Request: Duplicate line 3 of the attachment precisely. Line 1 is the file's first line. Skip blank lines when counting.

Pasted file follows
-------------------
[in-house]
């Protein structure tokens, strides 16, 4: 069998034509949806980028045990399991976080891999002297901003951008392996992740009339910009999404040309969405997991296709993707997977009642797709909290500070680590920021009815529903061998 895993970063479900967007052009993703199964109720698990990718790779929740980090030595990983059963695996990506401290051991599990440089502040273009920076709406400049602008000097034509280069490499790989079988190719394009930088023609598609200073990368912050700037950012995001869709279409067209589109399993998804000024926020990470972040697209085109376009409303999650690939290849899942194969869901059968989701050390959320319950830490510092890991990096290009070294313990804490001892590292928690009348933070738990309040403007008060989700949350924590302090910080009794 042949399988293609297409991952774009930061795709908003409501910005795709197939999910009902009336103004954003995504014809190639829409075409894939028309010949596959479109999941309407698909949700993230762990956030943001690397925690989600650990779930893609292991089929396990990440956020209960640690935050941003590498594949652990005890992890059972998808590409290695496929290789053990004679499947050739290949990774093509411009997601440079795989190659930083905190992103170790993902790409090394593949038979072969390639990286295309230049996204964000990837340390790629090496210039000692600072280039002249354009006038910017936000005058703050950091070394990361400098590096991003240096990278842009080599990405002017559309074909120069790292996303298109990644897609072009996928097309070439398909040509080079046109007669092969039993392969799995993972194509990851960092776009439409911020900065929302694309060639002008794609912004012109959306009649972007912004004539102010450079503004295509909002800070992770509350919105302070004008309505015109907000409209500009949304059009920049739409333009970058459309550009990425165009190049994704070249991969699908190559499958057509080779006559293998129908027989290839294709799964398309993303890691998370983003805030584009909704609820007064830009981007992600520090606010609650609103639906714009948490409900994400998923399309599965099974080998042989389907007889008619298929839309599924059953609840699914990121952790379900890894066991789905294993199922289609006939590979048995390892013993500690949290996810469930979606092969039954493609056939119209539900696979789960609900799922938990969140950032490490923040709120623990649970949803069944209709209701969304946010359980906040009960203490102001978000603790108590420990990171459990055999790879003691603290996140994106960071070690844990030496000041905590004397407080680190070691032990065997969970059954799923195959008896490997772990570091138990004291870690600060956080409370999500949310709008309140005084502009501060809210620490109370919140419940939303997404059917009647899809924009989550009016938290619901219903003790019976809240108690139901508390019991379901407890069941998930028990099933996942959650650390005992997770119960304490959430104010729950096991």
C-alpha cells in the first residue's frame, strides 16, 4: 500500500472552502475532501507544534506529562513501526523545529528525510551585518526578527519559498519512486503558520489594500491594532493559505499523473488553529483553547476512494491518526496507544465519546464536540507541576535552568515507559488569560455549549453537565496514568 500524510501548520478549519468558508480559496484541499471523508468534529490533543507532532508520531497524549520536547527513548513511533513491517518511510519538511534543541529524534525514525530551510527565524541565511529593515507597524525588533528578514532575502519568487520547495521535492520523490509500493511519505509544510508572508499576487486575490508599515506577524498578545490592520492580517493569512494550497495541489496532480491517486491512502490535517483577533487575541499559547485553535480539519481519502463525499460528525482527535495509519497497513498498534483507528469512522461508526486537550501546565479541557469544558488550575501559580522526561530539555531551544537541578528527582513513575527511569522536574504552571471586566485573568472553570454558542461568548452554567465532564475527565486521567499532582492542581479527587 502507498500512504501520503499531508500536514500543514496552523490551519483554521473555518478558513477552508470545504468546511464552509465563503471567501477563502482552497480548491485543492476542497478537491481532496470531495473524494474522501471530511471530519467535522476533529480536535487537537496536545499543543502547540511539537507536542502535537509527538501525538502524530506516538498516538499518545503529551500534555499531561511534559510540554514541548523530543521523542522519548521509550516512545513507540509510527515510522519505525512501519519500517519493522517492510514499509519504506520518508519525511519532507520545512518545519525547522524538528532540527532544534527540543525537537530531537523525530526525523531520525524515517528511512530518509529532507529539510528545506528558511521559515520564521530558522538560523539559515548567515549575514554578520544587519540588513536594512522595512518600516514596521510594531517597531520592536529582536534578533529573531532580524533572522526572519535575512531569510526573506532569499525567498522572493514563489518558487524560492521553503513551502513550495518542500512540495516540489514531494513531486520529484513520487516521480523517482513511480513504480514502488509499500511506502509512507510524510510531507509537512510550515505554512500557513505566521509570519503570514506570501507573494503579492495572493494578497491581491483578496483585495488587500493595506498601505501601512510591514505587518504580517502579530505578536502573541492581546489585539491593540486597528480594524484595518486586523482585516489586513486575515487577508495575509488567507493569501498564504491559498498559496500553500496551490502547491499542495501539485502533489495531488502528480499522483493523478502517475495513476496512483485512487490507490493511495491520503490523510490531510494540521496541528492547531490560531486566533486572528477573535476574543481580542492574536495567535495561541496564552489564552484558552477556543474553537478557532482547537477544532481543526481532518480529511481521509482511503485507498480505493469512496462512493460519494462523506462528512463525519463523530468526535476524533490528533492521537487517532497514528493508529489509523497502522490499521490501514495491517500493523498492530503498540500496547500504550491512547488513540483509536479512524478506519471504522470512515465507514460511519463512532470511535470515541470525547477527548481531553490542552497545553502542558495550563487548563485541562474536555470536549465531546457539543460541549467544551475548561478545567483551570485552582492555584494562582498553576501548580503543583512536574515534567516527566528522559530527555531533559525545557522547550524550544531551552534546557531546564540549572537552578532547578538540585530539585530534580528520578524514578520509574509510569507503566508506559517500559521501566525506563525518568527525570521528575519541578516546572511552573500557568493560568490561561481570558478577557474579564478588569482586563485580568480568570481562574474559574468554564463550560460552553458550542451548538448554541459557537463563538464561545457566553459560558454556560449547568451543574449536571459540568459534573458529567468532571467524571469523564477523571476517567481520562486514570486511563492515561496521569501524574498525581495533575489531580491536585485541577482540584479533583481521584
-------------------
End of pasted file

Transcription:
C-alpha cells in the first residue's frame, strides 16, 4: 500500500472552502475532501507544534506529562513501526523545529528525510551585518526578527519559498519512486503558520489594500491594532493559505499523473488553529483553547476512494491518526496507544465519546464536540507541576535552568515507559488569560455549549453537565496514568 500524510501548520478549519468558508480559496484541499471523508468534529490533543507532532508520531497524549520536547527513548513511533513491517518511510519538511534543541529524534525514525530551510527565524541565511529593515507597524525588533528578514532575502519568487520547495521535492520523490509500493511519505509544510508572508499576487486575490508599515506577524498578545490592520492580517493569512494550497495541489496532480491517486491512502490535517483577533487575541499559547485553535480539519481519502463525499460528525482527535495509519497497513498498534483507528469512522461508526486537550501546565479541557469544558488550575501559580522526561530539555531551544537541578528527582513513575527511569522536574504552571471586566485573568472553570454558542461568548452554567465532564475527565486521567499532582492542581479527587 502507498500512504501520503499531508500536514500543514496552523490551519483554521473555518478558513477552508470545504468546511464552509465563503471567501477563502482552497480548491485543492476542497478537491481532496470531495473524494474522501471530511471530519467535522476533529480536535487537537496536545499543543502547540511539537507536542502535537509527538501525538502524530506516538498516538499518545503529551500534555499531561511534559510540554514541548523530543521523542522519548521509550516512545513507540509510527515510522519505525512501519519500517519493522517492510514499509519504506520518508519525511519532507520545512518545519525547522524538528532540527532544534527540543525537537530531537523525530526525523531520525524515517528511512530518509529532507529539510528545506528558511521559515520564521530558522538560523539559515548567515549575514554578520544587519540588513536594512522595512518600516514596521510594531517597531520592536529582536534578533529573531532580524533572522526572519535575512531569510526573506532569499525567498522572493514563489518558487524560492521553503513551502513550495518542500512540495516540489514531494513531486520529484513520487516521480523517482513511480513504480514502488509499500511506502509512507510524510510531507509537512510550515505554512500557513505566521509570519503570514506570501507573494503579492495572493494578497491581491483578496483585495488587500493595506498601505501601512510591514505587518504580517502579530505578536502573541492581546489585539491593540486597528480594524484595518486586523482585516489586513486575515487577508495575509488567507493569501498564504491559498498559496500553500496551490502547491499542495501539485502533489495531488502528480499522483493523478502517475495513476496512483485512487490507490493511495491520503490523510490531510494540521496541528492547531490560531486566533486572528477573535476574543481580542492574536495567535495561541496564552489564552484558552477556543474553537478557532482547537477544532481543526481532518480529511481521509482511503485507498480505493469512496462512493460519494462523506462528512463525519463523530468526535476524533490528533492521537487517532497514528493508529489509523497502522490499521490501514495491517500493523498492530503498540500496547500504550491512547488513540483509536479512524478506519471504522470512515465507514460511519463512532470511535470515541470525547477527548481531553490542552497545553502542558495550563487548563485541562474536555470536549465531546457539543460541549467544551475548561478545567483551570485552582492555584494562582498553576501548580503543583512536574515534567516527566528522559530527555531533559525545557522547550524550544531551552534546557531546564540549572537552578532547578538540585530539585530534580528520578524514578520509574509510569507503566508506559517500559521501566525506563525518568527525570521528575519541578516546572511552573500557568493560568490561561481570558478577557474579564478588569482586563485580568480568570481562574474559574468554564463550560460552553458550542451548538448554541459557537463563538464561545457566553459560558454556560449547568451543574449536571459540568459534573458529567468532571467524571469523564477523571476517567481520562486514570486511563492515561496521569501524574498525581495533575489531580491536585485541577482540584479533583481521584